2. "Nikita”
Released: 1985 
Peak: number 3

The Cold War was responsible for a lot of things, including, in this single from Elton’s 19th album, Ice On Fire, keeping the singer separate from the object of his affection, Nikita, portrayed as an East German border guard in the memorable music video. “Nikita” was another of Elton’s hits to result in an accusation of plagiarism, with the writer of a 1982 song called “Natasha” brining legal action in 2012, but the lawsuit was dismissed since the only similarities were in general concept, which is not protected by copyright. The song also features George Michael and Nik Kershaw on background vocals.

1. "I'm Still Standing”
Released: 1983 
Peak: number 3

Australia chose this upbeat track to kick off the Too Low For Zero campaign, which turned out to be a good move, with “I’m Still Standing” becoming Elton’s biggest hit since “Don’t Go Breaking My Heart” seven years earlier. Although viewed as a reference to Elton’s continued success after an already lengthy career, Bernie wrote the song about an ex-girlfriend.

THE 1990s

5. "The One”
Released: 1992 
Peak: number 15

The title track of his 23rd studio album, “The One” also marked Elton’s full-time return to his music career after taking time out during 1990 to enter rehab. 

4. "Can You Feel The Love Tonight”
Released: 1994 
Peak: number 9

The biggest hit from his collaboration with Tim Rice for Disney animated film The Lion King, “Can You Feel The Love Tonight” featured in the film performed by various members of the movie’s voice cast, while Elton’s version played over the closing credits and was released as a commercial single. The original plan was for the song to be a comic tune performed only by Timon and Pumbaa, but Elton wanted it to be more of a classic Disney romantic ballad.

3. "Sacrifice”
Released: 1989 
Peak: number 7

Released at the very end of 1989, this second single from Sleeping With The Past didn’t reach the ARIA top 50 until mid-January 1990 before going on to give Elton his first top 10 hit since 1986’s “Heartache All Over The World”. In the UK, it had missed the top 50 on initial release before being reissued in mid-1990 (with another UK flop, “Healing Hands”, as double A-side) and going to number 1 – Elton’s first solo UK chart-topper, having only ever reached that position with his Kiki Dee duet. Bernie cites “Sacrifice”, which deals with the breakdown of a marriage, as one of his favourite compositions.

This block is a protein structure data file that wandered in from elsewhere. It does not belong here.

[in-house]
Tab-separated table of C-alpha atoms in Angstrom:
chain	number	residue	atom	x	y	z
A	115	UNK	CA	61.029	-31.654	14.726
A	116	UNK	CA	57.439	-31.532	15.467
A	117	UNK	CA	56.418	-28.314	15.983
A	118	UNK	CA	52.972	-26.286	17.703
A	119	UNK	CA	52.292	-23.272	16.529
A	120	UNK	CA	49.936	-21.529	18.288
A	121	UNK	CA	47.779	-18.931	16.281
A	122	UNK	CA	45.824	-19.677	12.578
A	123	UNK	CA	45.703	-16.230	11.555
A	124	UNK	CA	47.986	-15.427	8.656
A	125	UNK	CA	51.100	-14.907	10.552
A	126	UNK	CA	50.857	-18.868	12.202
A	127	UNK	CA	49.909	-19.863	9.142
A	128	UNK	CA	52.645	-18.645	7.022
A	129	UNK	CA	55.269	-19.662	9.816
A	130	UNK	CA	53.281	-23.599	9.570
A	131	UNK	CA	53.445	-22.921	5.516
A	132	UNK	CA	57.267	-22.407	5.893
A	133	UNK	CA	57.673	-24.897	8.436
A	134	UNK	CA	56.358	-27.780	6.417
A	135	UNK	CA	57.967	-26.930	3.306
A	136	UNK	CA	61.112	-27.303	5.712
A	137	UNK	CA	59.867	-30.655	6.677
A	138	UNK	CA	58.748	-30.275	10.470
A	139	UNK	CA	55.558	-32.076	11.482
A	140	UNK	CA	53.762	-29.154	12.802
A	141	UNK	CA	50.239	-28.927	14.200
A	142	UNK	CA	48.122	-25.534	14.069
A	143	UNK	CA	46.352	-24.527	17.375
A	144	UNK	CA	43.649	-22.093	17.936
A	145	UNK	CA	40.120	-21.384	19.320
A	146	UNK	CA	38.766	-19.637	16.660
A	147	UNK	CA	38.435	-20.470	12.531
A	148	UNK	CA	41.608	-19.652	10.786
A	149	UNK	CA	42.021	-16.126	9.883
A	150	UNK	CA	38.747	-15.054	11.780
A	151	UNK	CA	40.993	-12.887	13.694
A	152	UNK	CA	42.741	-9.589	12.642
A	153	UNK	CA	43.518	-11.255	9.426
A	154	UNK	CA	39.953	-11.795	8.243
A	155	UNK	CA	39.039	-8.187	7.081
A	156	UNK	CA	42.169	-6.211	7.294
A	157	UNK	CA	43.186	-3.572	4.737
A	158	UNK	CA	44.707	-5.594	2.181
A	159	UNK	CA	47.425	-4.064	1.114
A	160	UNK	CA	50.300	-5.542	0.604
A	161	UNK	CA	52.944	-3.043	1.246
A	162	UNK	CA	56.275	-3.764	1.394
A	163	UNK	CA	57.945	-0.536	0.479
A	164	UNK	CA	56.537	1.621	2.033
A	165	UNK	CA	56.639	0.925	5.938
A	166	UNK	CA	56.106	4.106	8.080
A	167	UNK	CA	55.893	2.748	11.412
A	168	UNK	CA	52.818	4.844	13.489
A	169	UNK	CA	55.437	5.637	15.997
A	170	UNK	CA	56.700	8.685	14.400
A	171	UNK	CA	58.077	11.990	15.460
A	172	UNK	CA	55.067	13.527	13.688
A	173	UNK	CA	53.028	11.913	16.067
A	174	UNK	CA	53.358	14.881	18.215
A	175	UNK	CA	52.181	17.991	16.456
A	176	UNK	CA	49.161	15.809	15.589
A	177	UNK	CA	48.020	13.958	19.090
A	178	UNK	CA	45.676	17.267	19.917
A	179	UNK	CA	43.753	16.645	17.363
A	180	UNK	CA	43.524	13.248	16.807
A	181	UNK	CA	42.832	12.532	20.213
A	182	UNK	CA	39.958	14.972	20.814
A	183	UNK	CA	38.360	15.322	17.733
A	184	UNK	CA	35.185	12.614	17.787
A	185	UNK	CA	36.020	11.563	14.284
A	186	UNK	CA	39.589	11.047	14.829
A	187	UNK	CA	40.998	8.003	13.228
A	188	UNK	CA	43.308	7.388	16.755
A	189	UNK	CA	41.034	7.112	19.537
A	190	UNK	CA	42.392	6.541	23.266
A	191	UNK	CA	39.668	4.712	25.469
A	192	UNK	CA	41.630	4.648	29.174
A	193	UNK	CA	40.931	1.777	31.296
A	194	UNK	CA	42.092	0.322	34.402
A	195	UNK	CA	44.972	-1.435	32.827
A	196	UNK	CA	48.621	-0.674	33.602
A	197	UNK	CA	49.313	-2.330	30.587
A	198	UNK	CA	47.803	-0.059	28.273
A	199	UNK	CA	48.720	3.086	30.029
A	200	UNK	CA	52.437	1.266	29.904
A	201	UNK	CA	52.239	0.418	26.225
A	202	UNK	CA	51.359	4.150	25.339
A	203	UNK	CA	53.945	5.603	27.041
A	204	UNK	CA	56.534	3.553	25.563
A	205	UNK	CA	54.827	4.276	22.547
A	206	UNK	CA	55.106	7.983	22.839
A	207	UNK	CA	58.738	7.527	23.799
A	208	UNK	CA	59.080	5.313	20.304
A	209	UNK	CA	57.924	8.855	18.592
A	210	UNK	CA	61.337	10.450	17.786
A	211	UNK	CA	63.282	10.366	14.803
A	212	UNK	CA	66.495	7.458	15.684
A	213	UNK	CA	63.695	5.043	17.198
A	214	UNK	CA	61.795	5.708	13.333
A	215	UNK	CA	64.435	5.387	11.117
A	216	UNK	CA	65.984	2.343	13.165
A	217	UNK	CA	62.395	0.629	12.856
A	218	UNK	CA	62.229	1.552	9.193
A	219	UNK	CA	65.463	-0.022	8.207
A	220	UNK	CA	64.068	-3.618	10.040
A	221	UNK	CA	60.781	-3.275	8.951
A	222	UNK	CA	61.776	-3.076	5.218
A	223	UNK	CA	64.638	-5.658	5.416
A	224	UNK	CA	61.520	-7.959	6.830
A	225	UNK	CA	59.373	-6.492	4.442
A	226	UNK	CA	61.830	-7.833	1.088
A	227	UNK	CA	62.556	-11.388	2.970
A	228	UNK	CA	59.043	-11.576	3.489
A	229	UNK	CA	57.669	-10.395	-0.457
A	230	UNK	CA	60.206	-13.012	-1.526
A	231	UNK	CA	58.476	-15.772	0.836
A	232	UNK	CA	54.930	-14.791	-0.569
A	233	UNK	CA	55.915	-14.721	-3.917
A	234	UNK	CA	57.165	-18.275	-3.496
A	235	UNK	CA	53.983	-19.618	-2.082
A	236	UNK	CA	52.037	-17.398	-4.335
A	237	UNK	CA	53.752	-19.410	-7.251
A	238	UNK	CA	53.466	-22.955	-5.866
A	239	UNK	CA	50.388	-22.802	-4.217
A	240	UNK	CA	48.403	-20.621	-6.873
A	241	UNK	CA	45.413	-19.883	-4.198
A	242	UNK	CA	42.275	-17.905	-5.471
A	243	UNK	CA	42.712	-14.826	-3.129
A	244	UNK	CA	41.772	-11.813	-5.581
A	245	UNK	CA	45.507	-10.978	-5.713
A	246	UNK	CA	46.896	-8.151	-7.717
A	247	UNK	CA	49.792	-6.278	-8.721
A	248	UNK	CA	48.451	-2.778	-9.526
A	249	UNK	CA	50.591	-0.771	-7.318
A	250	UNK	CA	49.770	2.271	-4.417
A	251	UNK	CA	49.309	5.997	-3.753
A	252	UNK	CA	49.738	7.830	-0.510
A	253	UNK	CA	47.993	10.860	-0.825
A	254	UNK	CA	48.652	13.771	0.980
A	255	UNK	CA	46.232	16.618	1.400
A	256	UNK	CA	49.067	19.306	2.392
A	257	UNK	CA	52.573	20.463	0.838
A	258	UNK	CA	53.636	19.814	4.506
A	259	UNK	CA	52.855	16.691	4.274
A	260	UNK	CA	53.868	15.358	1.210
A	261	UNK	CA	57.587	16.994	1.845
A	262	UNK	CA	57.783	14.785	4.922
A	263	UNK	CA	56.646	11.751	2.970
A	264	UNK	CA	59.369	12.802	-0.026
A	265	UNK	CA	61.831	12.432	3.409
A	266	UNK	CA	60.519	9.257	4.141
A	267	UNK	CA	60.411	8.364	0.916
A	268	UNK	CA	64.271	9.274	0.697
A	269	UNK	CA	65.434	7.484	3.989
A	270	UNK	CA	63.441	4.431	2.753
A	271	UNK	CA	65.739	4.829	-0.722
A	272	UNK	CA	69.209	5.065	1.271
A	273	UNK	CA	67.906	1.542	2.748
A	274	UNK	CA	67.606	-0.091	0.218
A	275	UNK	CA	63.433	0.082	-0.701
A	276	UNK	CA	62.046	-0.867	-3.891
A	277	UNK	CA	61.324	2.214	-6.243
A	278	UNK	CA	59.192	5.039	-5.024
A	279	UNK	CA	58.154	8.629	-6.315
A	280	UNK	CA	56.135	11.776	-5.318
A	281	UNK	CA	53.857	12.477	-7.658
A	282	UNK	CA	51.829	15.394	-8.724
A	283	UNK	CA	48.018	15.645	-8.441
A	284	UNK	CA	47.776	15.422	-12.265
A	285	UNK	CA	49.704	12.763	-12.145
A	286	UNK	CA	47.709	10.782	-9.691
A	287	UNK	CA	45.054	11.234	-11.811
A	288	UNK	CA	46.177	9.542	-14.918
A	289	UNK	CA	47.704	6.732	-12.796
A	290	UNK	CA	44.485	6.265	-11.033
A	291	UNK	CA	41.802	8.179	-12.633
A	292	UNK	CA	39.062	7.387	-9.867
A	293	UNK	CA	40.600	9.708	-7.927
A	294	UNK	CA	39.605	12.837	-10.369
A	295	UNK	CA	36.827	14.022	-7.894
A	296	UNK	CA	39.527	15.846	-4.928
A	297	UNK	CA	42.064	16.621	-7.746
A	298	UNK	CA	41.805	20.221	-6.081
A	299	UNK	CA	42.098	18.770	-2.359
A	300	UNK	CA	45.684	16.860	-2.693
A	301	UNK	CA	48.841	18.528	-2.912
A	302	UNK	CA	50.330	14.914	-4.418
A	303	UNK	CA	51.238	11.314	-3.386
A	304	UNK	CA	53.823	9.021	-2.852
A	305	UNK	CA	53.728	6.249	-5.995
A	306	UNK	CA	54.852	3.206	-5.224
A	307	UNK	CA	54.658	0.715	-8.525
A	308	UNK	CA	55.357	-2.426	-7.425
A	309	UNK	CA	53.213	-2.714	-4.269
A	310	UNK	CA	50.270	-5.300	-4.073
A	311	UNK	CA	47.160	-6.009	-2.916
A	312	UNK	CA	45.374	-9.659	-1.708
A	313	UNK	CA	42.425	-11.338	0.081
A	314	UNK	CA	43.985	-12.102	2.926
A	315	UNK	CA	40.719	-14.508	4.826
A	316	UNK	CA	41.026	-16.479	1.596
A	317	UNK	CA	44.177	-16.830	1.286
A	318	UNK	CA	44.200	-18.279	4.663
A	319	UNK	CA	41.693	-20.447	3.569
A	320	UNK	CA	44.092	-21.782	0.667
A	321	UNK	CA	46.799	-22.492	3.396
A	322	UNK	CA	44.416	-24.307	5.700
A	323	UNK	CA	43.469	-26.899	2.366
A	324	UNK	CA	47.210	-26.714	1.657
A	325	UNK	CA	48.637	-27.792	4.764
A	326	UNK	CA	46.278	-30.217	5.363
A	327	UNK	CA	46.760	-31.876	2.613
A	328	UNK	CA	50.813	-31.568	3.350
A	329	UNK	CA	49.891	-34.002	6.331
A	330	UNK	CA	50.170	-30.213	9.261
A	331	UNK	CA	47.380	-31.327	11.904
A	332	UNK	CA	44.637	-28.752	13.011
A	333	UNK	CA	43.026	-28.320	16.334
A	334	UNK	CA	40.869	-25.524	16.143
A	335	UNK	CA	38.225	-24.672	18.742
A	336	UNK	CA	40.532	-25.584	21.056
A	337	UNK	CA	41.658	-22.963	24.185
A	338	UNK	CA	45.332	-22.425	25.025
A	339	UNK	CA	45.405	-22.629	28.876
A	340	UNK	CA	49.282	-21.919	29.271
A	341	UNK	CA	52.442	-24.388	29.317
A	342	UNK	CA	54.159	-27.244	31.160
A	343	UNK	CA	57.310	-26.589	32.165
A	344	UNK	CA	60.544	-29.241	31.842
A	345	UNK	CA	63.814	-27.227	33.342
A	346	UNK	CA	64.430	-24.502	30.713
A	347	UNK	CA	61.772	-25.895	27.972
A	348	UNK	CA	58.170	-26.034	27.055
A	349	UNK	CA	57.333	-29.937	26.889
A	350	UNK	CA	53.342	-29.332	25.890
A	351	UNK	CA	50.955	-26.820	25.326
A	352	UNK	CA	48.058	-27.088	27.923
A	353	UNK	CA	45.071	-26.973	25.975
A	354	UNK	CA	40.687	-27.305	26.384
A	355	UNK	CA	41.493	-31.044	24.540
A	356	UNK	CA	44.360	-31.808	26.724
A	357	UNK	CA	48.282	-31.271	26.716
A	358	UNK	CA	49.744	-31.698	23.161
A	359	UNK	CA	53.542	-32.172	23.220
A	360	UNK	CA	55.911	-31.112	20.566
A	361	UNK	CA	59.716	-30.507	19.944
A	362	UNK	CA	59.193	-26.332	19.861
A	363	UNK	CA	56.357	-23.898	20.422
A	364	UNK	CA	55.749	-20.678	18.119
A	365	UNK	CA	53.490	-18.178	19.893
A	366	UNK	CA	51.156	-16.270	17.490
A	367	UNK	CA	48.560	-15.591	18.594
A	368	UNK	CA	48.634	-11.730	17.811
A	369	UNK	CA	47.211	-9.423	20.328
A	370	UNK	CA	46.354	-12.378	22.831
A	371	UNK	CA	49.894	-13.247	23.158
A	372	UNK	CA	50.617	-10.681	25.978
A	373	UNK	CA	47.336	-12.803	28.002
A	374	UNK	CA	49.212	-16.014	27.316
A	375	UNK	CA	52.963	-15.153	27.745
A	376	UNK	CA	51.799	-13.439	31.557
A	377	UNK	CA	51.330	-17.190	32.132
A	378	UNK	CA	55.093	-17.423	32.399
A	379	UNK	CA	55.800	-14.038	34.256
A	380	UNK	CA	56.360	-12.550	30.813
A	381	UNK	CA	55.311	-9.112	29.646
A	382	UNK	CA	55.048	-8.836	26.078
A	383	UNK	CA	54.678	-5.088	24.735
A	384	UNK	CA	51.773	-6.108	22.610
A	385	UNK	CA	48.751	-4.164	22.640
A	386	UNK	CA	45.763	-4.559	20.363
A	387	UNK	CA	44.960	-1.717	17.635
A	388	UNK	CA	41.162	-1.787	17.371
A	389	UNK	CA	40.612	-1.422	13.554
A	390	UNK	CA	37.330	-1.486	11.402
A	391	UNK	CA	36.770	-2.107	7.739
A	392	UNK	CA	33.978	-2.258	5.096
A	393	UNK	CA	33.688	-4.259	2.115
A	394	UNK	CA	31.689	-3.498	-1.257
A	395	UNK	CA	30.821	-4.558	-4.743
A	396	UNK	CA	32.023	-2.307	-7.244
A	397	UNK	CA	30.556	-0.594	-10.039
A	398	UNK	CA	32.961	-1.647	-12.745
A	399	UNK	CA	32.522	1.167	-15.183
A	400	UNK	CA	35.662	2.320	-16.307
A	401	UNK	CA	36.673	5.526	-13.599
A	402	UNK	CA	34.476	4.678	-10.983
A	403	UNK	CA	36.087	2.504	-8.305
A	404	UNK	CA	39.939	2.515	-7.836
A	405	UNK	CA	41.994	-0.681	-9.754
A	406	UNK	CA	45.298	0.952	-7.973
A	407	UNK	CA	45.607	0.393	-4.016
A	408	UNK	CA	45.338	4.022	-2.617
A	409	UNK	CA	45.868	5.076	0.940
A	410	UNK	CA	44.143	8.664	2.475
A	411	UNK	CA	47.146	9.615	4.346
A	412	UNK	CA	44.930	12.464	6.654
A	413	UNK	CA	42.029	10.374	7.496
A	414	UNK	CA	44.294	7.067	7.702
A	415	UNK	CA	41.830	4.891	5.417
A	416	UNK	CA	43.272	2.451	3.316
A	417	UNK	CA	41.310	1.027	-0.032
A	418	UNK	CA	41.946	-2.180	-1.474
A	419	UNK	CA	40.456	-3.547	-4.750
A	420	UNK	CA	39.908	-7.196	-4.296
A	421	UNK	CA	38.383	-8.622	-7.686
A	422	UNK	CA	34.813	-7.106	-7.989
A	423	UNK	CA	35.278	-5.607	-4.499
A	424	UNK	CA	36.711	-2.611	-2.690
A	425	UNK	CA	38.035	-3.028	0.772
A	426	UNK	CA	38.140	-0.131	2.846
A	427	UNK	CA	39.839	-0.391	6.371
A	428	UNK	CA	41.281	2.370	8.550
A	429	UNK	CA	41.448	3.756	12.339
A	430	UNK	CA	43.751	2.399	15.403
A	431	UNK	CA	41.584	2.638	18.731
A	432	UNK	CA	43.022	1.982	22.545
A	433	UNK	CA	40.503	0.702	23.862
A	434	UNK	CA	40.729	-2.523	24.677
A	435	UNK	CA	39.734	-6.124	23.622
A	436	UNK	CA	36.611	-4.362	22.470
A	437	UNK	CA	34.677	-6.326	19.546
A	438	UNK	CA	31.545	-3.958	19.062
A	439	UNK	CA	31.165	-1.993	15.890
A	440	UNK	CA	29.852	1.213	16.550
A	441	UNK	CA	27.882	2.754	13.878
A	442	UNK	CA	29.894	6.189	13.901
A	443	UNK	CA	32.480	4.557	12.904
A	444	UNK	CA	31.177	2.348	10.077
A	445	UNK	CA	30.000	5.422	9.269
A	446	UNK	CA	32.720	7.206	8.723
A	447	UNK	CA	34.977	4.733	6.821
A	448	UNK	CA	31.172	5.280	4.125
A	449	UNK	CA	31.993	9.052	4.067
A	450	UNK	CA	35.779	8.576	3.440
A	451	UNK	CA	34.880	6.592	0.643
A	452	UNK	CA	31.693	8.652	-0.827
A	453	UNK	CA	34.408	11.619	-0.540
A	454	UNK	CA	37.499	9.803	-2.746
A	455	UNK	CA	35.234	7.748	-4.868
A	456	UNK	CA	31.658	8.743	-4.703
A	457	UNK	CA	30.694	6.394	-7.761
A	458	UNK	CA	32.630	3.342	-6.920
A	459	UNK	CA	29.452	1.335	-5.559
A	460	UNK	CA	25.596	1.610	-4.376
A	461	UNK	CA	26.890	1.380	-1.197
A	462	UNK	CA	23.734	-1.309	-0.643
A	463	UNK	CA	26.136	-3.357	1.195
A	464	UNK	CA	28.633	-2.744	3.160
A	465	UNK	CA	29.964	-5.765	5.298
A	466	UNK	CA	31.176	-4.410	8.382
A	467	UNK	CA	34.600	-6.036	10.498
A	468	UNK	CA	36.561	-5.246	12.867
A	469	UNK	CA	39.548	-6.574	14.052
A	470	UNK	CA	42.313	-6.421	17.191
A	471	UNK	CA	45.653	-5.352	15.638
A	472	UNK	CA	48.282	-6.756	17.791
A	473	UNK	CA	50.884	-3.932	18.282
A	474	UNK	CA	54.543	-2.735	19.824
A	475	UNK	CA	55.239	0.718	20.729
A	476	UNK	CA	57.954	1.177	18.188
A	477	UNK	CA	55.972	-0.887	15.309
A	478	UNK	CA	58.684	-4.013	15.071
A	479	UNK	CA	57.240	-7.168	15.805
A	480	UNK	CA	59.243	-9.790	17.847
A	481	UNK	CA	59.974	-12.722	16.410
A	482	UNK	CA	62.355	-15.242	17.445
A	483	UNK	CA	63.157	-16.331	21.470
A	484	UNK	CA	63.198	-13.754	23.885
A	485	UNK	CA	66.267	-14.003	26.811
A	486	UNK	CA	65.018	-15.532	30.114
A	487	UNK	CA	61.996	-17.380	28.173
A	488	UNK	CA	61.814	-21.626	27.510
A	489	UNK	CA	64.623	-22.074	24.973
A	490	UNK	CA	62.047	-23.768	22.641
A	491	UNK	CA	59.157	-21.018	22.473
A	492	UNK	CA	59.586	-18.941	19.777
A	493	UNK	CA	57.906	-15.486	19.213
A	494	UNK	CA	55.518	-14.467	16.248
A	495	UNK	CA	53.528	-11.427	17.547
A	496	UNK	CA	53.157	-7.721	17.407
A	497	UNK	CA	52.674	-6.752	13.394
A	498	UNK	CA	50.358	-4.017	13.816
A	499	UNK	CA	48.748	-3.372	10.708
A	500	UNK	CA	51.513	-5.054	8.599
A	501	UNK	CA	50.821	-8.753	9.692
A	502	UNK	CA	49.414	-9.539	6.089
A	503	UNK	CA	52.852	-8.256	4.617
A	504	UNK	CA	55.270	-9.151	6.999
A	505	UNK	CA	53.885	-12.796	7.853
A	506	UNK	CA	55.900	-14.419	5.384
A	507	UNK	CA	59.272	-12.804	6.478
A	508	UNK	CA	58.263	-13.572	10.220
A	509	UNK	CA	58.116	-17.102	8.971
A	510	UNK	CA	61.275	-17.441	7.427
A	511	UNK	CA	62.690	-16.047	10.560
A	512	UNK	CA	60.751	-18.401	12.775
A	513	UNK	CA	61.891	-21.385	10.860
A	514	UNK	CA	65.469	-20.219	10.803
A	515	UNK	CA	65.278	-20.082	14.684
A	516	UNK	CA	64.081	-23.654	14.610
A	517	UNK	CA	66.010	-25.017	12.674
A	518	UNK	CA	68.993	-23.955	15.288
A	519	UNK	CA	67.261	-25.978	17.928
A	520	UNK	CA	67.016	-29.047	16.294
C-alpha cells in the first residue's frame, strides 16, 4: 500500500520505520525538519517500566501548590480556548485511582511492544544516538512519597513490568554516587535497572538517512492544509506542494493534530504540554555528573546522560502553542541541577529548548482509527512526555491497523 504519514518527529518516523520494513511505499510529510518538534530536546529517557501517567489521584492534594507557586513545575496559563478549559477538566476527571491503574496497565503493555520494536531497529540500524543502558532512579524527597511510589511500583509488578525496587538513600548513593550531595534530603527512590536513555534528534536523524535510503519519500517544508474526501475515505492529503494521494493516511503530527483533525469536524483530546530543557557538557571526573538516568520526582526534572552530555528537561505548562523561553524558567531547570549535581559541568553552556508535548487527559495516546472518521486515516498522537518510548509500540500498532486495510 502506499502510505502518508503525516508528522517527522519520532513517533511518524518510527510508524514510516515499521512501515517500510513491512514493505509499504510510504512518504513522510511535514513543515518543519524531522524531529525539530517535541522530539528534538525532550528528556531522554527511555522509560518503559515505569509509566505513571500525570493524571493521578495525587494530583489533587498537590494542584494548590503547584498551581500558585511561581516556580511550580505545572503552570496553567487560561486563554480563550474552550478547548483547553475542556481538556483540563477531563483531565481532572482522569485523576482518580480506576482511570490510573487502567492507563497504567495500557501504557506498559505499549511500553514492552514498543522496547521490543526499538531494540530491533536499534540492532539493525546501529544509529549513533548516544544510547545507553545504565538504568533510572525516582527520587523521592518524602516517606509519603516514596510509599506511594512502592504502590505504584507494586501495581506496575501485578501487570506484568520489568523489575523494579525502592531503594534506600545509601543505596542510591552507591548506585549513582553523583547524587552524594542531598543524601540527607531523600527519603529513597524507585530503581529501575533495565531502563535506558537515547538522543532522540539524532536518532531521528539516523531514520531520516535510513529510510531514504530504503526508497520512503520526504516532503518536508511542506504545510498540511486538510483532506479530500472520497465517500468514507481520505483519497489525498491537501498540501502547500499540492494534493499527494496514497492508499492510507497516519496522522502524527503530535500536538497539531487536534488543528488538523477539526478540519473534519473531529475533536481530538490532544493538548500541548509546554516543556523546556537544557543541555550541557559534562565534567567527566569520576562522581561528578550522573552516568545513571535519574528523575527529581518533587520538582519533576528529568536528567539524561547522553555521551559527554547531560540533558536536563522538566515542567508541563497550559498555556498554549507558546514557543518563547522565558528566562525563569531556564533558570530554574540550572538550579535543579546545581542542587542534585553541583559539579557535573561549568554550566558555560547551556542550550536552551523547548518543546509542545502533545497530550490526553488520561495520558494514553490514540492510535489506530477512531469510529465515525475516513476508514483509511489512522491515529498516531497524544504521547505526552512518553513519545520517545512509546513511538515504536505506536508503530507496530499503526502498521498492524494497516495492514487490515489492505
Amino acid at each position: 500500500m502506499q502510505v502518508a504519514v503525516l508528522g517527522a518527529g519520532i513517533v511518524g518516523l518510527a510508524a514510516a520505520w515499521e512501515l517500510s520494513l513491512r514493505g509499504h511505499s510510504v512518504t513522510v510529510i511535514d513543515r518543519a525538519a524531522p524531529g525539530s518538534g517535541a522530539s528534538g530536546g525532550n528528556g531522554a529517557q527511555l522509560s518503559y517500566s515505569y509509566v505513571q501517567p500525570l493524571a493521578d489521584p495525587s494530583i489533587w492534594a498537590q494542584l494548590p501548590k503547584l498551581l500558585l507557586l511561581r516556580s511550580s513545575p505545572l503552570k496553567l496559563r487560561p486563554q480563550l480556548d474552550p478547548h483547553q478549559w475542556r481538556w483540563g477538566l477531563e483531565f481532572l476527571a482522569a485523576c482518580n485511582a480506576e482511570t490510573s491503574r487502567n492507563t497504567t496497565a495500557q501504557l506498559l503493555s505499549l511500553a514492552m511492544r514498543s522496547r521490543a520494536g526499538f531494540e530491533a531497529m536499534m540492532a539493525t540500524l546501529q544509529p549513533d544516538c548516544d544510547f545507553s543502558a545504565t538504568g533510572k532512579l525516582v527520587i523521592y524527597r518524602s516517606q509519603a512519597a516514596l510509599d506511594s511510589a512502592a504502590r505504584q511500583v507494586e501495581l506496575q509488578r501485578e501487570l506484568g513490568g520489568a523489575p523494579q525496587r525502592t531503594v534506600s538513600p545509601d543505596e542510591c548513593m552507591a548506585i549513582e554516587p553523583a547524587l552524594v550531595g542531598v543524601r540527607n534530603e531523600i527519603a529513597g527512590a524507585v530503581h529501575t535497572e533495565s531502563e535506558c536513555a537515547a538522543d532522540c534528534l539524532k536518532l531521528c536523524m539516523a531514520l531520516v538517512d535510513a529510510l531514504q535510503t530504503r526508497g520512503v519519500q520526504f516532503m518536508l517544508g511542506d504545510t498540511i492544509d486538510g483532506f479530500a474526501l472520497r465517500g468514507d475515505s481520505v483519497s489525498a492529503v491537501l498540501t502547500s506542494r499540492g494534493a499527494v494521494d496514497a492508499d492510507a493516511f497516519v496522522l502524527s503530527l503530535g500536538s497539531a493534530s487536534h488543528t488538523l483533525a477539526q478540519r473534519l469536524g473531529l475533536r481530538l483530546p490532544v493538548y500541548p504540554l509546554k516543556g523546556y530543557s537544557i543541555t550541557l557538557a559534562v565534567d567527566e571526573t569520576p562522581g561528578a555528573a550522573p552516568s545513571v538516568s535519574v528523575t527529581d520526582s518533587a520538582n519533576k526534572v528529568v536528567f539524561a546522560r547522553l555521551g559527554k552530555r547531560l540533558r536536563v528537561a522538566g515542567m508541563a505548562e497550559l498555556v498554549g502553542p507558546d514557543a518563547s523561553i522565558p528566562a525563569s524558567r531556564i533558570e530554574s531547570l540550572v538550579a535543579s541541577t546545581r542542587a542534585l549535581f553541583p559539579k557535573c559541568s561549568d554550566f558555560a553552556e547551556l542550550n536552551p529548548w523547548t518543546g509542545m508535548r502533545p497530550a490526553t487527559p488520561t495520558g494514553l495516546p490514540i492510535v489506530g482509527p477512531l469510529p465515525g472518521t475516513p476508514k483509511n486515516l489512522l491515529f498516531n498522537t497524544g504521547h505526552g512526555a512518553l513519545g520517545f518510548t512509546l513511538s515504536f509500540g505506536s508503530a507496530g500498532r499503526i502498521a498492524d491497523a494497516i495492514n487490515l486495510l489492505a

2. "Don't Let The Sun Go Down On Me” (with George Michael)
Released: 1991 
Peak: number 3

At Live Aid in 1985, Elton John had accompanied George Michael as the latter performed 1974 single “Don’t Let The Sun Go Down On Me” (originally a number 13 hit in Australia for Elton). George has included the ballad in his 1991 Cover To Cover tour and, at a couple of his Wembley Arena gigs in March that year, had brought Elton onstage to perform it with him. When it was decided to release the recording as a single later that year, a music video was recorded in Chicago, both at rehearsals and then at one of George’s shows.

1. "Something About The Way You Look Tonight/Candle In The Wind 1997”
Released: 1997 
Peak: number 1

The original version of “Candle In The Wind” had reached number 5 in 1974 (with “Bennie And The Jets” as a double A-side), while a live version with the Melbourne Symphony Orchestra also reached the top 100 in early 1988. In 1997, Elton’s re-recording of the song, which had originally been about Marilyn Monroe and had its lyrics altered to pay tribute to the late Princess Diana, eclipsed those previous versions – and every other track released up until that point as it became Australia’s then-best-selling single of all time. Released alongside his current single, “Something About The Way You Look Tonight” (which had only got as far as number 32 up until that point) from 25th album The Big Picture, the charity release stayed at number 1 for six weeks and remained in the top 50 until May 1998, going 14 times platinum (for shipments of 980,000 copies) in the process.